August 8, 2012
By Scottie Thomaston
Back in January, Prop 8 Trial Tracker wrote about a new challenge to a Michigan law banning some same-sex partners’ benefits filed by the ACLU. Michigan’s governor had signed the new ban on December 22:
In a move that didn’t receive that much attention in the midst of the holiday season, Michigan Gov. Rick Snyder signed into law on December 22 a ban on some public institutions’ same-sex partner benefits. Although public universities and state government employees are exempt from the new law, other school and municipal employees have been directly affected. In a particularly offensive (and outdated) comment supporting the legislation, lead sponsor Representative David Agema said, “time and again, Michigan residents have said ‘no’ to paying for the health benefits of the roommates and unmarried partners of public employees.
Yesterday, arguments began in the case, in district court. More that 60 people were in the courtroom to hear testimony:
Ramber, who has glaucoma, arthritis and might face blindness if she can’t access care, will lose her benefits Dec. 31 when her partner’s employer — the city of Kalamazoo — stops offering them.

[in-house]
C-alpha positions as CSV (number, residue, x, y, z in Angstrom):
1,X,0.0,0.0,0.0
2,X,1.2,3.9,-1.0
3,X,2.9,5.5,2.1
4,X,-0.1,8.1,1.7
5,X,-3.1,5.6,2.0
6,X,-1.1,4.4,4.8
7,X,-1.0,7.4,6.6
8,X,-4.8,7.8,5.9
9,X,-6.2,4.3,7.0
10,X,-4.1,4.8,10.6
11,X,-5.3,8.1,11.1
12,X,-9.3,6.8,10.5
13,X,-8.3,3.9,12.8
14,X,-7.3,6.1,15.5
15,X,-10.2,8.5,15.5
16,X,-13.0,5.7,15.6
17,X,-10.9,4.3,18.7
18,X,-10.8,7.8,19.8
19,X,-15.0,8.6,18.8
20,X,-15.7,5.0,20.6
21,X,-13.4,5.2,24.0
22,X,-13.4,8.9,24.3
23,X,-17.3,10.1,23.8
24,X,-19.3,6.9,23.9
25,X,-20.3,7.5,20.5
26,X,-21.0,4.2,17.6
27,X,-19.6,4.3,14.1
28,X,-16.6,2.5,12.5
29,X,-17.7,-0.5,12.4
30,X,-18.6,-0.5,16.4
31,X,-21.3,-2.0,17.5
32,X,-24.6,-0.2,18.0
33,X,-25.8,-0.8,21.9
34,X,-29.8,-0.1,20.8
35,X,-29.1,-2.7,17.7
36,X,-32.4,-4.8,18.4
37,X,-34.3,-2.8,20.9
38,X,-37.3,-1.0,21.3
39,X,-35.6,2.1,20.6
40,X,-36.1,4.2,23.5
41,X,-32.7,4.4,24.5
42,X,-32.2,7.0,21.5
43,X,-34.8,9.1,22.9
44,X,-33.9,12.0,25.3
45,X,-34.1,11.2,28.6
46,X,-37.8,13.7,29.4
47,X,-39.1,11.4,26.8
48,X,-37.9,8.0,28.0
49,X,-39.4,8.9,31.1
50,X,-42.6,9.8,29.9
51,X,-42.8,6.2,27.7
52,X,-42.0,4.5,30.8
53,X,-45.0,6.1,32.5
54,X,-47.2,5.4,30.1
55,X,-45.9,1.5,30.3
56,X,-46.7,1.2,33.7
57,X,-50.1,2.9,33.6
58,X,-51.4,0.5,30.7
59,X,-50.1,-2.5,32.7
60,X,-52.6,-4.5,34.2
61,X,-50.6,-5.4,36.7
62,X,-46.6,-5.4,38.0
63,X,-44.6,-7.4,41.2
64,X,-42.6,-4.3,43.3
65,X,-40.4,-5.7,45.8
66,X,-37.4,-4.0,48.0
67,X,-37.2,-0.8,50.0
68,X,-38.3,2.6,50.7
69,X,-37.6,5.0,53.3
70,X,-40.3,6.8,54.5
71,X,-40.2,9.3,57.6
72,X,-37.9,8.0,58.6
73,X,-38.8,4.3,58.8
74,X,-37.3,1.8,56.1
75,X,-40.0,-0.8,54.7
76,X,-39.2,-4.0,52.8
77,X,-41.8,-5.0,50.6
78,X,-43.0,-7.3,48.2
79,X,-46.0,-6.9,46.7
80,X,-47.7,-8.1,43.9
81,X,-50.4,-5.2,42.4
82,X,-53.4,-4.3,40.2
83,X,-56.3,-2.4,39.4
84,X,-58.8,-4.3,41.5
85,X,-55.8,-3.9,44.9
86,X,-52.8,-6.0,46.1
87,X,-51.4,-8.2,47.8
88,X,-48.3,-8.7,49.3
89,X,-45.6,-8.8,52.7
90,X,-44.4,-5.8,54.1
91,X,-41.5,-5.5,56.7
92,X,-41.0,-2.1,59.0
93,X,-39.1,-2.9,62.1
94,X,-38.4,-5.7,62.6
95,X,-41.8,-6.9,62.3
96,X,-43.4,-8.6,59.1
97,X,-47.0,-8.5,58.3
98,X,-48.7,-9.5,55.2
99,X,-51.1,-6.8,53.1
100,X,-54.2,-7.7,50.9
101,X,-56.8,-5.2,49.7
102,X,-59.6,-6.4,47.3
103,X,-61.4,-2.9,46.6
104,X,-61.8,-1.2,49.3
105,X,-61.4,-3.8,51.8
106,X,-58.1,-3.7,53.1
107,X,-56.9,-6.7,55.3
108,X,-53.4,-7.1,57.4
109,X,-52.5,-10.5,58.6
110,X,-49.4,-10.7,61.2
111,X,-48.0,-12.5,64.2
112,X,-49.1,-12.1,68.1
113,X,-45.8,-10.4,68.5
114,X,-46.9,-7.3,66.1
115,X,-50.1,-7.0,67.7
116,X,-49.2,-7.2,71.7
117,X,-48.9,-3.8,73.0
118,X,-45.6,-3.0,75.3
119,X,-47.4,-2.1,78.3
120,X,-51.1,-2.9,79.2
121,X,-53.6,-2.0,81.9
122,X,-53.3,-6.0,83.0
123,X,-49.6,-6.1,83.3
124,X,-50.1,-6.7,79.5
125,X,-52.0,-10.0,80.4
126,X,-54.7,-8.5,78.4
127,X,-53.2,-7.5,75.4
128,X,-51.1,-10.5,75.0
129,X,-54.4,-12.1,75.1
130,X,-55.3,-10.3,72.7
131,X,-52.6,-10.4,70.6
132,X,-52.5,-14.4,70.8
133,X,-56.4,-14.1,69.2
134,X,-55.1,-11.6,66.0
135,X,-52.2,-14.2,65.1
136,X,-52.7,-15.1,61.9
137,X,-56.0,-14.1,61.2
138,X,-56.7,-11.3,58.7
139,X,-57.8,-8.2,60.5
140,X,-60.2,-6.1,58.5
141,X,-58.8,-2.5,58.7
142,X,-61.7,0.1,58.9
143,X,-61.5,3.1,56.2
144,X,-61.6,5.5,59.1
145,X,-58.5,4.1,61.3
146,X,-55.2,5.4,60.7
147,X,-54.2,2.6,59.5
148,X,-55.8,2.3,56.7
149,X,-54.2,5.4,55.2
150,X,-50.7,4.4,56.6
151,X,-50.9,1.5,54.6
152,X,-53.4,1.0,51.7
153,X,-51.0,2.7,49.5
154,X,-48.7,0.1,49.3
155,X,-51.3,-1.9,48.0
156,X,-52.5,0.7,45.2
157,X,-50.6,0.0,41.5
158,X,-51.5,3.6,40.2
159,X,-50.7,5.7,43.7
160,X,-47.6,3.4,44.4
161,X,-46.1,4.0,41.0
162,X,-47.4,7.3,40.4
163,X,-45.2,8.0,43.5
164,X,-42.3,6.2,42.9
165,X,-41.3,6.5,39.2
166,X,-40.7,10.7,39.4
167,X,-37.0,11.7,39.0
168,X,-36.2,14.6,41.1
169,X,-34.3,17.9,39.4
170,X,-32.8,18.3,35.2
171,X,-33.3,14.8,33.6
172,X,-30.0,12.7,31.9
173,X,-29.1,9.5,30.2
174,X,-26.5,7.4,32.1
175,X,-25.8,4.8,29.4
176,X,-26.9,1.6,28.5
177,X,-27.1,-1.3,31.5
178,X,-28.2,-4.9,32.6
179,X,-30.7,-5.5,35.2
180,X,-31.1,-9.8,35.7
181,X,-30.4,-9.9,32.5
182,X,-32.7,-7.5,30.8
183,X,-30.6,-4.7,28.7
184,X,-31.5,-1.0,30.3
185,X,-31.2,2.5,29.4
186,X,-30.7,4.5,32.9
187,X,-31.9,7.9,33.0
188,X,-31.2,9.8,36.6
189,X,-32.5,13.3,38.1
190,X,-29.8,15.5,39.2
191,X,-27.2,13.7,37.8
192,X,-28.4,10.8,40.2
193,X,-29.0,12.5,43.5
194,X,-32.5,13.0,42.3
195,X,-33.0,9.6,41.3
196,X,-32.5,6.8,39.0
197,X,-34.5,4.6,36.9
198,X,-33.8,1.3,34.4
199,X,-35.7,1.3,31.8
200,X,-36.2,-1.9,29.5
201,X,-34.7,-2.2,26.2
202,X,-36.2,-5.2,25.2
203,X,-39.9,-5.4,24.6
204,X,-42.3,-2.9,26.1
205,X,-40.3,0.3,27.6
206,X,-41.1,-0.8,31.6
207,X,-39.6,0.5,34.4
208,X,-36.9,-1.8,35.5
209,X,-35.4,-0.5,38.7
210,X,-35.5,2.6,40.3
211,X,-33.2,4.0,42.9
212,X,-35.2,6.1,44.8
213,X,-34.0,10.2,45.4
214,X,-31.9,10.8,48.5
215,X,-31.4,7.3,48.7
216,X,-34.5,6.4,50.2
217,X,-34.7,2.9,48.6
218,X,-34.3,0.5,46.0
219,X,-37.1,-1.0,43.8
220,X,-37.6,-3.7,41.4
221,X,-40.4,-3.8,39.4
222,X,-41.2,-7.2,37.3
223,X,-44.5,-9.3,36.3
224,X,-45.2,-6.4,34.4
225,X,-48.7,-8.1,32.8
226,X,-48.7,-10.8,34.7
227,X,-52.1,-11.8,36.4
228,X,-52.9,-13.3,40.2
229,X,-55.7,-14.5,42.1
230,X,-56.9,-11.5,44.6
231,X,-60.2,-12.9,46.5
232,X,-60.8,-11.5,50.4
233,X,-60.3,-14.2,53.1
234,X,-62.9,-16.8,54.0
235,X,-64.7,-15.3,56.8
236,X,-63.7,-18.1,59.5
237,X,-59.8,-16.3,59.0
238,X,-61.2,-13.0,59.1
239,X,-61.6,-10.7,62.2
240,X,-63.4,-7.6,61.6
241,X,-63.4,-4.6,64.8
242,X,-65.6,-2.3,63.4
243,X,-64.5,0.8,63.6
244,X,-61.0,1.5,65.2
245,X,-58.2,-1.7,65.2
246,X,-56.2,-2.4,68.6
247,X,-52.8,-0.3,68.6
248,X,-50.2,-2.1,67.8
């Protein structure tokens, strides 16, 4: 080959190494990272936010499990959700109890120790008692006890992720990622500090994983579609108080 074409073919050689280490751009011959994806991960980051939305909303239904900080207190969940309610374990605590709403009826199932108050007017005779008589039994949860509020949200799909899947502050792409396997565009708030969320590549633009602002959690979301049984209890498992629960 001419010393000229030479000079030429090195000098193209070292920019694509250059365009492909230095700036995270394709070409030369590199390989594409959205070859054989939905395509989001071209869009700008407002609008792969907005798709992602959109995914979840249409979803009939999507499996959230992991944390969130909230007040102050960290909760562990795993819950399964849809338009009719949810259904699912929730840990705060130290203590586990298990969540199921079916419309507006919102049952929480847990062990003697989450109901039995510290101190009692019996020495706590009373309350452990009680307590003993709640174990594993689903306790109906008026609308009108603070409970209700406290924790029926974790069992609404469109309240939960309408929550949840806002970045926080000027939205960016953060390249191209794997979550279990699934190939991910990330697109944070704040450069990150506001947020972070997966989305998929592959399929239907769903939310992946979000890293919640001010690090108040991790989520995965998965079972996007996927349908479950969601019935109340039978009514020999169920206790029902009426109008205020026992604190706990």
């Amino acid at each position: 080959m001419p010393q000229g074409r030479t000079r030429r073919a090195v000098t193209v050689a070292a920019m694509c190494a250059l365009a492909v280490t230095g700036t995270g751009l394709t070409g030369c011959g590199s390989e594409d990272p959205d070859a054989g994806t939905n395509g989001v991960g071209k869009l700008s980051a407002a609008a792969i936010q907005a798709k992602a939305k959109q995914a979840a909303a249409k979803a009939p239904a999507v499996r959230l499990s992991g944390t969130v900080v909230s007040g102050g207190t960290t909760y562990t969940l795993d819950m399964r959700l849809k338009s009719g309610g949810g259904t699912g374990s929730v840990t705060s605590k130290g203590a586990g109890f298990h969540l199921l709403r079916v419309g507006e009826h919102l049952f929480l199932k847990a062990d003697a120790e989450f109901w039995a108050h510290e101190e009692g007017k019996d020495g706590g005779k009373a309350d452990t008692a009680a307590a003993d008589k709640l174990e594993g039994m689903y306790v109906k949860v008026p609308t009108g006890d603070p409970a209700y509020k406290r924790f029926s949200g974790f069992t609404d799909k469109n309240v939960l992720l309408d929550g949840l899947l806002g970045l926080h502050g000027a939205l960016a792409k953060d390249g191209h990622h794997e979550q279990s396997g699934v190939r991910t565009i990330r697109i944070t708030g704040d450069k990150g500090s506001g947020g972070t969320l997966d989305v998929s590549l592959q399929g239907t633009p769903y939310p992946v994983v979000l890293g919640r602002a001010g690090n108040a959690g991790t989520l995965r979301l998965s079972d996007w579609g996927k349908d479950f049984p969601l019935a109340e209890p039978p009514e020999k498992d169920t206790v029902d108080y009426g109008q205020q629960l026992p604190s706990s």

“I’m scared to death about losing my benefits. And my eyesight? The thought of losing that is terrible,” Ramber testified before Lawson, who is considering the request to strike down the law. “It’s been hard. My son doesn’t understand why this law treats us differently than other families.”
The state’s arguments sound familiar: they argued that the state has a right to save its money, and they argued the state has a strong interest in “protecting marriage.” Michigan doesn’t allow same-sex marriage so the state says that these couples are different based on the fact that their relationships are not legally protected, and not entitled to benefits.